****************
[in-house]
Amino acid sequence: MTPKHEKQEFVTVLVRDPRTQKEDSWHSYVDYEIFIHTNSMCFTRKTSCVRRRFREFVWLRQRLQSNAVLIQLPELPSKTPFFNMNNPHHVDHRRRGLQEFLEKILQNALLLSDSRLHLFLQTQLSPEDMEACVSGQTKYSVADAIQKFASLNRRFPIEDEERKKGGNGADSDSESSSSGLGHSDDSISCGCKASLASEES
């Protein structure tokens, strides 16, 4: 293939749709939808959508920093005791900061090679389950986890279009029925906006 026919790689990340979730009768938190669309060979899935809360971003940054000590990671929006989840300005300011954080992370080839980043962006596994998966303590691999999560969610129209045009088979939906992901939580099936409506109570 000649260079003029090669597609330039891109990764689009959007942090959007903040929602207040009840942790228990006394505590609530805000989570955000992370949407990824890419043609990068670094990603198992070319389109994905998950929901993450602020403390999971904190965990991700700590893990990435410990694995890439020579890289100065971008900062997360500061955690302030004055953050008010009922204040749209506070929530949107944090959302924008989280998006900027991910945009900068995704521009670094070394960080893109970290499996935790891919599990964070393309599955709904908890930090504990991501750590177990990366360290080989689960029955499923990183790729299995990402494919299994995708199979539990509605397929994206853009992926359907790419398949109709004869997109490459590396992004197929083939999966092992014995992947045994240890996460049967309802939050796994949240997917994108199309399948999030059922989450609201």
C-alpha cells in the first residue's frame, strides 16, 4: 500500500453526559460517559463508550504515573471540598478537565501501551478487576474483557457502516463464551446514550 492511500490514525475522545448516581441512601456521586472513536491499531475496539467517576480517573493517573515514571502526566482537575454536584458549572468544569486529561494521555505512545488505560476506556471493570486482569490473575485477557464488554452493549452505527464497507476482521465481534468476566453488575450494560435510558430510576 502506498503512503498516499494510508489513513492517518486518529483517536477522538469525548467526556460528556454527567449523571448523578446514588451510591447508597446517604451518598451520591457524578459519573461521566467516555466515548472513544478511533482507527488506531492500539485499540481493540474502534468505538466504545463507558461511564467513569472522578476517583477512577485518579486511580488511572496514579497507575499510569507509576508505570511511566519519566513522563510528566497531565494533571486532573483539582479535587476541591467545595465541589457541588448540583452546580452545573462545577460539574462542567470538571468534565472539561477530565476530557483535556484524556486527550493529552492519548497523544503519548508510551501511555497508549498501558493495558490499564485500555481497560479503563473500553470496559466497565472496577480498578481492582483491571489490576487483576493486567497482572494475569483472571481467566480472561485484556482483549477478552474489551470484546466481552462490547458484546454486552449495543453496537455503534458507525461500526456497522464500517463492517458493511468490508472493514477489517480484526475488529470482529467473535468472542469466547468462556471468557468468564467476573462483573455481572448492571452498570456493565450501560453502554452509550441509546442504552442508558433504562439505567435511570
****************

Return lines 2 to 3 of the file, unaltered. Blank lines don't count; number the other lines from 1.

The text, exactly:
Amino acid sequence: MTPKHEKQEFVTVLVRDPRTQKEDSWHSYVDYEIFIHTNSMCFTRKTSCVRRRFREFVWLRQRLQSNAVLIQLPELPSKTPFFNMNNPHHVDHRRRGLQEFLEKILQNALLLSDSRLHLFLQTQLSPEDMEACVSGQTKYSVADAIQKFASLNRRFPIEDEERKKGGNGADSDSESSSSGLGHSDDSISCGCKASLASEES
């Protein structure tokens, strides 16, 4: 293939749709939808959508920093005791900061090679389950986890279009029925906006 026919790689990340979730009768938190669309060979899935809360971003940054000590990671929006989840300005300011954080992370080839980043962006596994998966303590691999999560969610129209045009088979939906992901939580099936409506109570 000649260079003029090669597609330039891109990764689009959007942090959007903040929602207040009840942790228990006394505590609530805000989570955000992370949407990824890419043609990068670094990603198992070319389109994905998950929901993450602020403390999971904190965990991700700590893990990435410990694995890439020579890289100065971008900062997360500061955690302030004055953050008010009922204040749209506070929530949107944090959302924008989280998006900027991910945009900068995704521009670094070394960080893109970290499996935790891919599990964070393309599955709904908890930090504990991501750590177990990366360290080989689960029955499923990183790729299995990402494919299994995708199979539990509605397929994206853009992926359907790419398949109709004869997109490459590396992004197929083939999966092992014995992947045994240890996460049967309802939050796994949240997917994108199309399948999030059922989450609201």